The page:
Defining ‘Customer Engagement’

January 4, 2008

‘Engagement’ is a word with many meanings (vow, betrothal, involvement etc). In its use within marketing it can be boiled down to a single concept: one-way relation. If x is engaged with y, x is related to y, which is not to say that y is also related to x.

The concept of customer engagement furthermore deals with a particular kind of one-way relation. The kind of relation customer engagement refers to is delimited by the following:

  • Subject of engagement: The subject of engagement should not be limited to customers. Although ‘visitor engagement’ is better in that it takes into account non-customer visitors to your website/store, its focus on measuring people’s engagement with your brand on your own premises is too restrictive. It is important to measure the engagement of customers, prospective customers and detractors with our brand, in every space they choose to engage with it in.
  • Object of engagement: The subject’s relationship with a brand/company/ product/consumption topic.

Now that we have defined what kind of relationships customer engagement deals with let’s look at the criteria with which we can differentiate and classify the ways in which customers engage:

  • Kind: Positive or negative. Customers can be positively or negatively engaged with a company/product.
  • Degree: The degree of positive/negative engagement lies on a continuum that ranges from low involvement, namely, the psychological state of apathy, to high. An engaged person is someone with an above average involvement with his or her object of relatedness.
  Customer non-Customer
Positively Engaged

A1

B1

Non-engaged –Apathy

A2

B2

Negatively Engaged

A3

B3

A1 customers refer to what has been termed after McConnell and Huba as customer evangelists. These are your most valuable customers (not simply because of the recency/frequency of their custom but because they offer value that translates to revenue by means of a range of other behaviours such as advocacy).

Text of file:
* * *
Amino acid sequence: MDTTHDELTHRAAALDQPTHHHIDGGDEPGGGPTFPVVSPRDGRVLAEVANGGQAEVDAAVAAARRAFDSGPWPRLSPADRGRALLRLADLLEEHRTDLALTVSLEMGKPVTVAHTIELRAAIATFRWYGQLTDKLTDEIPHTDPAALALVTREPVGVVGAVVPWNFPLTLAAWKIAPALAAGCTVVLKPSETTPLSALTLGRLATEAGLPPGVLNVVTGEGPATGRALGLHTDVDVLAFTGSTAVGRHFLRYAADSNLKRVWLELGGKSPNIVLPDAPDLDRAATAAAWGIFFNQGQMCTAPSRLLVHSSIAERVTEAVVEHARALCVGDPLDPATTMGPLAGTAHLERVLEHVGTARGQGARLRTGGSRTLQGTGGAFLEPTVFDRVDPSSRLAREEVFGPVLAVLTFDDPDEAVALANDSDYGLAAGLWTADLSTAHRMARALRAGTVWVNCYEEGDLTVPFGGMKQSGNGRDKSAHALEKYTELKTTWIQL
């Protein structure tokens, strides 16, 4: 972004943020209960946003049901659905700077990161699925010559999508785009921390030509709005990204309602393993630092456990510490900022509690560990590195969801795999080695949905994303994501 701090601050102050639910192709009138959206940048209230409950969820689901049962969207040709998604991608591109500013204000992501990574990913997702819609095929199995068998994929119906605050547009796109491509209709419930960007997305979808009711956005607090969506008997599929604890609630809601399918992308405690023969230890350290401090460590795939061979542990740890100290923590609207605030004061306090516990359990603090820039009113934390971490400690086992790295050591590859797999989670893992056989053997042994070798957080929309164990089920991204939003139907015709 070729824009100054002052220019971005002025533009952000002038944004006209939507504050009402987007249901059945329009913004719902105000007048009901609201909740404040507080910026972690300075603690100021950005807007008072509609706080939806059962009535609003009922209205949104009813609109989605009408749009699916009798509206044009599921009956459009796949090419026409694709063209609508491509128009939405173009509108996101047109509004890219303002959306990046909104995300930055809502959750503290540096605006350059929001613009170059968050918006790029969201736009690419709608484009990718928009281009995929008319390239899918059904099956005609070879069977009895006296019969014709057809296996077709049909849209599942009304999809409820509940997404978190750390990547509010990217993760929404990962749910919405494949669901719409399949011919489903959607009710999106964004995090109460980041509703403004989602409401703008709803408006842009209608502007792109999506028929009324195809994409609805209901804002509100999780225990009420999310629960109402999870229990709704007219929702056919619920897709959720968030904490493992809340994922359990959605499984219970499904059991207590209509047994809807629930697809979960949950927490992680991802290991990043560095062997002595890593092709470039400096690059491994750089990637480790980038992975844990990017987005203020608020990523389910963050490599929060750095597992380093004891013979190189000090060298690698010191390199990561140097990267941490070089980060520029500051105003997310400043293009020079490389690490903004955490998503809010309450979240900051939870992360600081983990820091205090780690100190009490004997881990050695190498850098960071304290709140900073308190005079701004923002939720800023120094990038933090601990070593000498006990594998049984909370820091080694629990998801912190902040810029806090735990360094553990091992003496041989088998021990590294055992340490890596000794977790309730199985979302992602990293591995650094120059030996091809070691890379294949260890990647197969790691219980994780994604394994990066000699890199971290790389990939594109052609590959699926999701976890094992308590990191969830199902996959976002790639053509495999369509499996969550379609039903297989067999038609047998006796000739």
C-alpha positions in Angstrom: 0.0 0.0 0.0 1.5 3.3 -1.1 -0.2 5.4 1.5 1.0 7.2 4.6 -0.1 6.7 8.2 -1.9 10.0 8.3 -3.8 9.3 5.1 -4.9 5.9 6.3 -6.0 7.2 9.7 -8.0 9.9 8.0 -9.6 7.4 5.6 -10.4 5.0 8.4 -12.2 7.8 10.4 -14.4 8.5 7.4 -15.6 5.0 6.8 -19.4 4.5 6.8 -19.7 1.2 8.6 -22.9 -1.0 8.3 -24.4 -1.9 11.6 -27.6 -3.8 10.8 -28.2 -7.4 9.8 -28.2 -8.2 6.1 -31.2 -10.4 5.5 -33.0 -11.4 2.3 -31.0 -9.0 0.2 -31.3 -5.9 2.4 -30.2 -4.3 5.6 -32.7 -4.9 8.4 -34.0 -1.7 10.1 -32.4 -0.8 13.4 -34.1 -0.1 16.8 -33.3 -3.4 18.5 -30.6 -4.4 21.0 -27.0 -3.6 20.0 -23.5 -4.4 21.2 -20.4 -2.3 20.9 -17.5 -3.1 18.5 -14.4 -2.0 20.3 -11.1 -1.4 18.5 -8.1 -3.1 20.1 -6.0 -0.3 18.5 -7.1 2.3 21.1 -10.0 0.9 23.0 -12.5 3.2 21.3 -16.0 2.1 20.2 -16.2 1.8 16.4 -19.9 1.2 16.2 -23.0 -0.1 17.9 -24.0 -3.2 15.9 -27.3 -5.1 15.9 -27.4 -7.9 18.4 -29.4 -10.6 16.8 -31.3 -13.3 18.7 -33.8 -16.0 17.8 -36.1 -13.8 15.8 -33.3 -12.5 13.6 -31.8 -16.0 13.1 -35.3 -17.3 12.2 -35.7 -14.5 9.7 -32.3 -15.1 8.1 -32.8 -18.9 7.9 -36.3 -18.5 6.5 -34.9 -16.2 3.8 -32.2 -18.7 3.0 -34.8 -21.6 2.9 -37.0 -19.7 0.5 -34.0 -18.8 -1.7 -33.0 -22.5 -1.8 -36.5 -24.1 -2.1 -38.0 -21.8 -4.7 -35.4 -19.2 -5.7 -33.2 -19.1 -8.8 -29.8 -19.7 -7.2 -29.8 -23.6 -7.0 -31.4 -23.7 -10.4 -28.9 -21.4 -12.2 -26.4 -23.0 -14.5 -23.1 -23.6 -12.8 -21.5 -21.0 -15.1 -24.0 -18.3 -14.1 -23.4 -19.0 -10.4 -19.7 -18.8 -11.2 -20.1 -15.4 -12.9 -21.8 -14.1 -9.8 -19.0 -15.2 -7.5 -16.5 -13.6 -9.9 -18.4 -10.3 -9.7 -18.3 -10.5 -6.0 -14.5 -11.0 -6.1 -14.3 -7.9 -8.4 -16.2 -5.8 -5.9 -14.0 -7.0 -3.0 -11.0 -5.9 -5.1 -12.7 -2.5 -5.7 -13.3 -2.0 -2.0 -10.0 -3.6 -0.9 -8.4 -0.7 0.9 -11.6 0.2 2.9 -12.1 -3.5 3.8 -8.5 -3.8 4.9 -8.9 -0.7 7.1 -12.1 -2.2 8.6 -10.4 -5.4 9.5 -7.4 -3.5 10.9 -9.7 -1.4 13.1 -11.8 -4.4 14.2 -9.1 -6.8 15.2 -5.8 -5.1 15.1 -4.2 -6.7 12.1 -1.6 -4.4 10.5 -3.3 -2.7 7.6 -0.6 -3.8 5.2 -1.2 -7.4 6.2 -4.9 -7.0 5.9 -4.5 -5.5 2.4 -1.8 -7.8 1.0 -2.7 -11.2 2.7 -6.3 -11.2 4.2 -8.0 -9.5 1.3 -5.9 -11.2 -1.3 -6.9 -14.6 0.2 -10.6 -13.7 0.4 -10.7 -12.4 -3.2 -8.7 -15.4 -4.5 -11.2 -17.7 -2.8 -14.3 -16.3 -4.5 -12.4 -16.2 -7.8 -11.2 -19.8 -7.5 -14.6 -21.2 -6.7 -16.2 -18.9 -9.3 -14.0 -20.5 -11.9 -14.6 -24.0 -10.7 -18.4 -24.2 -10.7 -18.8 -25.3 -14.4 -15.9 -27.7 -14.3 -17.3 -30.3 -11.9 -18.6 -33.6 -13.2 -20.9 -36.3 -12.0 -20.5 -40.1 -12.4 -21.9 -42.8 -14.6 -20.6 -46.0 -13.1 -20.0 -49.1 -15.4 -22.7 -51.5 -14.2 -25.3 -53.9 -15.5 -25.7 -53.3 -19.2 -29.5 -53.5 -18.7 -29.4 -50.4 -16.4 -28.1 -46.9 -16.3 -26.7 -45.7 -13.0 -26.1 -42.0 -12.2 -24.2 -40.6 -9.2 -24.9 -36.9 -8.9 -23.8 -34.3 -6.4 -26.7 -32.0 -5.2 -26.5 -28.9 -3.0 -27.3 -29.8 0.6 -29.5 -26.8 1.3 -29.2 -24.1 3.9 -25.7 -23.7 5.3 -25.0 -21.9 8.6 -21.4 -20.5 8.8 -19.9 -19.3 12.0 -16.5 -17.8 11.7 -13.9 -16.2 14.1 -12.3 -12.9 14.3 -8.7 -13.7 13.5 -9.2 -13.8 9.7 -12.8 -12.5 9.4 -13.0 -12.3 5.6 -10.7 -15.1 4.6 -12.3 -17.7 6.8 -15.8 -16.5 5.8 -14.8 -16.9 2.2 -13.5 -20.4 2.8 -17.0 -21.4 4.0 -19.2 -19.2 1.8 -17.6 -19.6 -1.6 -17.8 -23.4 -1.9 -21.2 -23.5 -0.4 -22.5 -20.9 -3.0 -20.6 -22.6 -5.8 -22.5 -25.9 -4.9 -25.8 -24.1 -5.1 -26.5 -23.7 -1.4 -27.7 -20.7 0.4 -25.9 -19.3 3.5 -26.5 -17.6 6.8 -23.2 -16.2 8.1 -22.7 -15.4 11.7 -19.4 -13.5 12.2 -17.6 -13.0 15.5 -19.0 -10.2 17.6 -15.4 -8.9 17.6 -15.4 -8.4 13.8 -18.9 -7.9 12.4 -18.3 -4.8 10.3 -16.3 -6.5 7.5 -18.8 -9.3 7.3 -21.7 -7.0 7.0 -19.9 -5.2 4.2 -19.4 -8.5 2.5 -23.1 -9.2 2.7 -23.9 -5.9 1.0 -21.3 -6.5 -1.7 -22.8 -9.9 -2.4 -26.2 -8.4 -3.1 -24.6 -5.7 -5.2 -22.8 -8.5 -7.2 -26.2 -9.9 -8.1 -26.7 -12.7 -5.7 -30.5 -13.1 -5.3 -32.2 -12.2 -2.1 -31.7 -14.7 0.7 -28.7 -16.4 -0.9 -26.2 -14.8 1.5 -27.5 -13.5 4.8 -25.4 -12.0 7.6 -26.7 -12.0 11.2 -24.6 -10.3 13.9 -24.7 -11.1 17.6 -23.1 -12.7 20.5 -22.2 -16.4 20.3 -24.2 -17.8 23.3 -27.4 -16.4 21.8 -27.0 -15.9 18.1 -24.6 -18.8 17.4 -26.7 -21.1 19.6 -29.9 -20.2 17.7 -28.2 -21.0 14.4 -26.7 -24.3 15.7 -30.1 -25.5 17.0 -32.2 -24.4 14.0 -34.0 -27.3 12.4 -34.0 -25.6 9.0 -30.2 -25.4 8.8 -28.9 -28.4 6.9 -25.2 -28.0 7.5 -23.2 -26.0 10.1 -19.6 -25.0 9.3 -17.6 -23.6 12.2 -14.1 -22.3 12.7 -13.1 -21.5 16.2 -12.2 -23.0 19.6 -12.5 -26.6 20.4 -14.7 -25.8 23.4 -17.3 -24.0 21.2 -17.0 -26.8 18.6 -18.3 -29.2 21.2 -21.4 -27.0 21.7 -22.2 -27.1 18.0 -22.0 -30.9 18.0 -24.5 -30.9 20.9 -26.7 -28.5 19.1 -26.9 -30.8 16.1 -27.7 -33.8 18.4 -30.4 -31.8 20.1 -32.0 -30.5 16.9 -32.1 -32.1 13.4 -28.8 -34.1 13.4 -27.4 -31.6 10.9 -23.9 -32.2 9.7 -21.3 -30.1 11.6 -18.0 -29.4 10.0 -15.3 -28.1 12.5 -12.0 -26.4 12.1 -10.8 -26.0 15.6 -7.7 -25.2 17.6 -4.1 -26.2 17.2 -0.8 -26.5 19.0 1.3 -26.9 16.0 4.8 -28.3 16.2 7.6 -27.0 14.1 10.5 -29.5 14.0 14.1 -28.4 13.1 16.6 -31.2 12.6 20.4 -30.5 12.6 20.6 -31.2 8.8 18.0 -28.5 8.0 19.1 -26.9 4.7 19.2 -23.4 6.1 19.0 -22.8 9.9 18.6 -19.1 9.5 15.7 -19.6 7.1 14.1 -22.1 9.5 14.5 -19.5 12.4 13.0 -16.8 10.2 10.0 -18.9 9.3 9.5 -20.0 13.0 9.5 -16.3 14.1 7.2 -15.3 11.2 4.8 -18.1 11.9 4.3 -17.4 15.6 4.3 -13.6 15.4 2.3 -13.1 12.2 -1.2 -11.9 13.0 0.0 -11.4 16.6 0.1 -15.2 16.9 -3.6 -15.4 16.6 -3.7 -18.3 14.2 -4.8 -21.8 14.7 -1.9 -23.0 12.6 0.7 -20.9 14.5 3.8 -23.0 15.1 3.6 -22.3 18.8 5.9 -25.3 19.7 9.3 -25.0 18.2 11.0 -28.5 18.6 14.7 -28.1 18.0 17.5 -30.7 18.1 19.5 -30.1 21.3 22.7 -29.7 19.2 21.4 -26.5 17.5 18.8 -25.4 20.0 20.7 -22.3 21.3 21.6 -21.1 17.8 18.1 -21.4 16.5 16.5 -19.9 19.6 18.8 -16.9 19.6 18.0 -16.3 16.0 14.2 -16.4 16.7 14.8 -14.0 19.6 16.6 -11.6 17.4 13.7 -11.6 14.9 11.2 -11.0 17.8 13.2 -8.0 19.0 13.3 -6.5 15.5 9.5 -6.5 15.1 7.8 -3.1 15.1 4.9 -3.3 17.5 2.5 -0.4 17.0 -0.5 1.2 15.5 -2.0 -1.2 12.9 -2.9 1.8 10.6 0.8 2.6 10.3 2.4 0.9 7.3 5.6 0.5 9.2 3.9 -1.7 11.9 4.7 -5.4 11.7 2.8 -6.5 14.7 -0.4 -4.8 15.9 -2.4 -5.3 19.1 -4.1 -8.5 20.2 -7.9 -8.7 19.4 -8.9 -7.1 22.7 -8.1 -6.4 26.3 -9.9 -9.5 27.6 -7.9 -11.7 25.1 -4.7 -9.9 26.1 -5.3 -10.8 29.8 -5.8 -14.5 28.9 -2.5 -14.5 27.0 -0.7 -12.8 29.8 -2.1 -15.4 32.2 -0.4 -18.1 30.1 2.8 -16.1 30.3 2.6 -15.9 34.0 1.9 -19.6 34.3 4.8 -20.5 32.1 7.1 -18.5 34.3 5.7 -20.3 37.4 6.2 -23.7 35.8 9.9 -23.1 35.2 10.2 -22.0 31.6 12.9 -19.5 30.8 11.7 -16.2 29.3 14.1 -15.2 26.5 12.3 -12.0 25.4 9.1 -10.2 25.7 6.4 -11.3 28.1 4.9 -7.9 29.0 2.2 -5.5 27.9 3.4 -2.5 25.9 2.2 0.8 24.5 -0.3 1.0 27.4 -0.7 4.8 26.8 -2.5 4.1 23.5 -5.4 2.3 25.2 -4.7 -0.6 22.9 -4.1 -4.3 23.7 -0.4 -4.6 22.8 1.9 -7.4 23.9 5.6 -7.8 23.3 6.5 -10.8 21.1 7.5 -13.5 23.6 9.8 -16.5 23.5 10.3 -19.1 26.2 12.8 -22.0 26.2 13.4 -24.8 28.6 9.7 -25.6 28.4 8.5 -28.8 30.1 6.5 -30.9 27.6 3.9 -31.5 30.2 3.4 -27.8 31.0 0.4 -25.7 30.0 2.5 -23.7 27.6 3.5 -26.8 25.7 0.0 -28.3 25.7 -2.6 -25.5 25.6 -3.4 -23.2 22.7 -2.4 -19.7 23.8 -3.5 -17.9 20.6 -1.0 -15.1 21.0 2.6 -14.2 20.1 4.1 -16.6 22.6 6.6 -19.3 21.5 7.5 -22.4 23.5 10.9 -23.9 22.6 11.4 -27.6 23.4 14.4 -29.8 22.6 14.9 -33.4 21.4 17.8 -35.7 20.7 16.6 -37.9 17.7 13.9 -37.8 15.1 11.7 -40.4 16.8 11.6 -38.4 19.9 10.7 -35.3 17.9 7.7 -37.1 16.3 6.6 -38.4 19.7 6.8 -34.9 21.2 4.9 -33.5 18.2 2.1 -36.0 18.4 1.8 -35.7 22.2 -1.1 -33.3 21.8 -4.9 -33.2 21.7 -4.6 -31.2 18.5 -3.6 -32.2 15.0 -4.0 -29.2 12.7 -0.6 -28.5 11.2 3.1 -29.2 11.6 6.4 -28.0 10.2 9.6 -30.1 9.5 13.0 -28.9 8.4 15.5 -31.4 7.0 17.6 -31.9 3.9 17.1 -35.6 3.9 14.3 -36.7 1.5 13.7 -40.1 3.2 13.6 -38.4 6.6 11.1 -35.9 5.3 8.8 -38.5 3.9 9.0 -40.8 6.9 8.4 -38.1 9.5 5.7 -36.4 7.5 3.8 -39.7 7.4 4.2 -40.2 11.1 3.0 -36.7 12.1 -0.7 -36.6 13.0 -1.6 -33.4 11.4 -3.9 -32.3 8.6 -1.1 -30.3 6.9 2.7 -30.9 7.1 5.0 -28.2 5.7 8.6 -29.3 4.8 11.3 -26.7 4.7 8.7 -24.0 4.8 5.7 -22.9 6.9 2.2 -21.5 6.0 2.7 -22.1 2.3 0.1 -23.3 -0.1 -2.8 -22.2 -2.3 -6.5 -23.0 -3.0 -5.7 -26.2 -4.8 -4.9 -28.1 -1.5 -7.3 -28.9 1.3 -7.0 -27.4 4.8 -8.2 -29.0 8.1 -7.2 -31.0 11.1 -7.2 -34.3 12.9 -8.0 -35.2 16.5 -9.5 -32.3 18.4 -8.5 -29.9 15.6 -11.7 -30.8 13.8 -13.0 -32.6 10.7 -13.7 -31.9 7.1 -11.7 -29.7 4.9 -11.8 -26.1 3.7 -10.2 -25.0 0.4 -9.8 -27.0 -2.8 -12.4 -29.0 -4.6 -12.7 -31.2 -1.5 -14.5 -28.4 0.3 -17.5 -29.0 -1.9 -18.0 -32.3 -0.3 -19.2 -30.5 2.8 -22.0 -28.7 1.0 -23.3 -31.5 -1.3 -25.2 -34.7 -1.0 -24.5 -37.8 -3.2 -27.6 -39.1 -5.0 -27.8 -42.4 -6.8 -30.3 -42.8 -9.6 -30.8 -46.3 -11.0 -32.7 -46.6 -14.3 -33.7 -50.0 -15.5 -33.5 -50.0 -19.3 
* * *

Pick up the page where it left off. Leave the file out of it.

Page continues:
A2 customers constitute the majority of most companies’ customers. These customers are not loyal to you – for whatever reason they are not really interested in your company/brand/product. They will defect if a competitor manages to interest them in their offering.

A3 customers are ready to defect. But that is not what is most troubling about them. They are keen to badmouth you whenever they get the chance.

The Chevy Tahoe viral ad spin-offs were a case of B3 engagement. All these people, creators and viewers alike, where passionately engaged with their fight against SUV’s.

Positively engaged non-customers involve all those people who for whatever reason cannot buy your product, be that a teenager love for a Lamborghini, or a 25 year old bachelor’s fondness of Mothercare products.

Apathetic non-customers are people who are aware of your brand but couldn’t really care less. Just imagine how many brands you know you are neither a customer of nor really have any feelings/thoughts towards.

Please tell me what you think.

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2 Responses to “Defining ‘Customer Engagement’”

  1. Joel Downs Says:

    Theo – do you have any posts/stories you can share on how you’ve measured customers’ kind of engagement? I’m curious to hear how you differentiate between positive, non-engaged, and negatively engaged. Is this done through surveys and polls, or have you tried more implicit measures?


  2. [...] Defining Customer Engagement – 4 Jan 2008 [...]


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